Results from this case study indicate that the patient showed significant improvement in both symptomatic domains (i.e., OCD and autism) following DBS to the left outer shell of the nucleus accumbens (NAc) and the internal capsule. Shared neurocircuitry abnormalities and anatomic substrates between the conditions is the most probable basis of the unanticipated benefit in autism symptoms with VC/VS stimulation.
Neural circuits implicated in OCD include the limbic system, the basolateral circuit, and the cortico-striato-thalamo-cortical loop (Göttlich et al., 2014; Göttlich et al., 2015; Ahmari and Dougherty, 2015). Among the key anatomic substrates in OCD pathophysiology are the orbitofrontal cortex, anterior cingulate cortex, basal ganglia, and thalamus. Structural neuroimaging studies using voxel-based morphometry analysis have shown significantly smaller volumes of frontal gray and white matter bilaterally in OCD patients compared to controls, including the dorsomedial prefrontal cortex, the anterior cingulate cortex, and the inferior frontal gyrus extending to the anterior insula (de Wit et al., 2014). Additionally, compared to healthy controls, patients with OCD show significantly increased gray matter volume in the left caudate, left thalamus, and posterior cingulate cortex (Hou et al., 2013). Tractography studies have demonstrated altered topography and structural connectivity of fibers between the orbitofrontal cortex and the striatum (Nakamae et al., 2014). Functional imaging studies have shown a hyperactivity of frontal cortex and subcortical structures in OCD that improves after successful treatment (Micallef and Blin, 2001; Nakao, 2011).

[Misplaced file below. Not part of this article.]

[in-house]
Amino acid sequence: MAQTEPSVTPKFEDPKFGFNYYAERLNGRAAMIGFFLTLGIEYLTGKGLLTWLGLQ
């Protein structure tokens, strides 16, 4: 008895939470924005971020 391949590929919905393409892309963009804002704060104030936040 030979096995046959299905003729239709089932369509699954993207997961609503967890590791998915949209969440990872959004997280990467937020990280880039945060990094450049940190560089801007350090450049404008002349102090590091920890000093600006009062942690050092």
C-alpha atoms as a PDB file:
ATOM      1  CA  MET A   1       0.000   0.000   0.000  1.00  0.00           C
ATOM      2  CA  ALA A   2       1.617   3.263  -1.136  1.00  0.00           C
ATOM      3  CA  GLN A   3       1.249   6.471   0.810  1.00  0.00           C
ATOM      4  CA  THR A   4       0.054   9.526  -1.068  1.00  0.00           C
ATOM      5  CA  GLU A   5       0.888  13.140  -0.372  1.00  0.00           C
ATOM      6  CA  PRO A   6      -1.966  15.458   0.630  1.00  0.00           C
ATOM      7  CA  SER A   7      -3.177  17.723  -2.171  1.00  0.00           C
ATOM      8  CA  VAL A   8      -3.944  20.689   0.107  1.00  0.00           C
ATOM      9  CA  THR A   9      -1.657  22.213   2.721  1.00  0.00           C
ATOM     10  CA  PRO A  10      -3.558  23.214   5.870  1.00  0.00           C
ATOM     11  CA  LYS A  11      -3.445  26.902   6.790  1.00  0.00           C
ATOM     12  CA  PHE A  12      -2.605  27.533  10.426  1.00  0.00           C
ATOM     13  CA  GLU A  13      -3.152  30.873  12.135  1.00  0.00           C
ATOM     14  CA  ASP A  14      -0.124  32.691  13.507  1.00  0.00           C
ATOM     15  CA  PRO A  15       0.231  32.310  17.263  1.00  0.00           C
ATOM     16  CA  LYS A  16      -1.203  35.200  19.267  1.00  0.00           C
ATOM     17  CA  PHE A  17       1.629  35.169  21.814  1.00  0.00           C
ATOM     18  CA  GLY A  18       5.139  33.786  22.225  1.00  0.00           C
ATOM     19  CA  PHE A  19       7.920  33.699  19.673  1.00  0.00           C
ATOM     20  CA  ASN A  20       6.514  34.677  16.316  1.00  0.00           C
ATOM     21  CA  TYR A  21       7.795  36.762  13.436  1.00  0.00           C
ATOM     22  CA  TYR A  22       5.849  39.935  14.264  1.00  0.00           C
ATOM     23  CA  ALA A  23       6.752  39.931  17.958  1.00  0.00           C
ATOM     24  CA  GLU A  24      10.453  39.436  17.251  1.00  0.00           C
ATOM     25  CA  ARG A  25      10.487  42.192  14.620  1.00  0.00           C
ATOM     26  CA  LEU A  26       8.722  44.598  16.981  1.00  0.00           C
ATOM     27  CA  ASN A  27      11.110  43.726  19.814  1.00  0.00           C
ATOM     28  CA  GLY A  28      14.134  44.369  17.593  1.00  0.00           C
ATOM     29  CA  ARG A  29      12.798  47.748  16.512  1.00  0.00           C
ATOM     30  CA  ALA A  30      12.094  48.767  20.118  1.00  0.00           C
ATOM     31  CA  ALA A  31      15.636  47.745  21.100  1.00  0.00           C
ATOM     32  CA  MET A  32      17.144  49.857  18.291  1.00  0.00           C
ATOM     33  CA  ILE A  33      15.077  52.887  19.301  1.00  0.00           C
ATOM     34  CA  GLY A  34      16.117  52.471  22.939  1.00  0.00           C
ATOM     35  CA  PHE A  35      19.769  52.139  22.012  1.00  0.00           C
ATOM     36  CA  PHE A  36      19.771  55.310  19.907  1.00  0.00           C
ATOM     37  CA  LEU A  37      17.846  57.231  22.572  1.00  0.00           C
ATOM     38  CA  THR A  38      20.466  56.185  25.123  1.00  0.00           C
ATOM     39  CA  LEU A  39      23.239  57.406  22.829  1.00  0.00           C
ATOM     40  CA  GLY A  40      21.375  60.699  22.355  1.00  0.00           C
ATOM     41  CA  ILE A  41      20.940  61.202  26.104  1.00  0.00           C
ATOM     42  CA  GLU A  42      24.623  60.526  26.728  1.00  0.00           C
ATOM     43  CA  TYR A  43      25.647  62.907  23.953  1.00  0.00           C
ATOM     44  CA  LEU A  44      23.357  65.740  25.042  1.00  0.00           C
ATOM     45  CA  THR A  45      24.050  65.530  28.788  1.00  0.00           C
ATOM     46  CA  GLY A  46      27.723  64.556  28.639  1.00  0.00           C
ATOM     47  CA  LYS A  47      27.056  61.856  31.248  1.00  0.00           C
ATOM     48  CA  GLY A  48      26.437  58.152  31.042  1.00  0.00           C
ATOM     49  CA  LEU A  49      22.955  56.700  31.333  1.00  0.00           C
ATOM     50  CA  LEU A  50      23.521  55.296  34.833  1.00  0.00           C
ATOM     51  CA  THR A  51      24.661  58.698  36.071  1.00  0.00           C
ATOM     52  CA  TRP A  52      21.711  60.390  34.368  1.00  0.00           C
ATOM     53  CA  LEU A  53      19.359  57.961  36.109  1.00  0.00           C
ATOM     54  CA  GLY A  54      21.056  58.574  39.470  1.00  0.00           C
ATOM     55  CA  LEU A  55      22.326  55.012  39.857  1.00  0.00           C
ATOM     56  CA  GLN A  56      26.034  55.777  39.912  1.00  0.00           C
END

Neural circuits implicated in autism include the frontostriatal circuitry with key structures within the frontal cortex (anterior cingulate cortex, middle frontal gyrus, paracingulate gurys, orbitofrontal cortex) and the striatum (nucleus accumbens, caudate). Increased functional connectivity within these regions is associated with the core characteristics of the condition (i.e., lack of social interest and communication, restricted interests, behavioral repetitions)(Delmonte et al., 2013; Turner et al., 2006). Autism pathophysiology includes the following key anatomic substrates: anterior cingulate cortex, medial prefrontal gyrus, orbitofrontal cortex, posterior cingulate gyrus. A few structural imaging studies using diffusion tensor MRI (DTI) showed no structural corticostriatal connectivity differences compared to healthy matched controls in young adolescents and high-functioning adults with autism (Hou et al., 2013; Kirkovski et al., 2015). Other studies have reported reductions in the size of the corpus callosum in children and adults with Autism (Frazier and Hardan, 2009) and also reduced volume and increased diffusion in the corpus callosum (Alexander et al., 2007). Several DTI studies report microstructural differences in white matter organization and potentially myelination in ASD with the altered structure within long-range white matter tracts linking socio-emotional processing regions (Ameis and Catani, 2015). Functional connectivity in children with autism compared to neurotypical children show patterns of increased connectivity in striatal circuits as well as increased functional connectivity between nearly all striatal subregions, associative, and limbic cortex previously implicated in the pathophysiology of autism (e.g., insular and right superior temporal gyrus)(Di Martino et al., 2010). Additionally, PET and functional MRI studies have shown both short-range local network cortico-cortical over-connectivity in areas associated with social behavior (amygdala, fusiform gyrus, posterior superior temporal sulcus and prefrontal cortex) and long-range functional under-connectivity (Wass, 2011; Turner et al., 2006). There are functional abnormalities of language lateralization, mesolimbic social reward and long-range functional resting connectivity between anterior and posterior brain regions. EEG studies also have demonstrated reduced short-distance and reduced, as well as increased, long-distance coherences for the ASD-groups, when compared to the controls (Duffy and Als, 2012).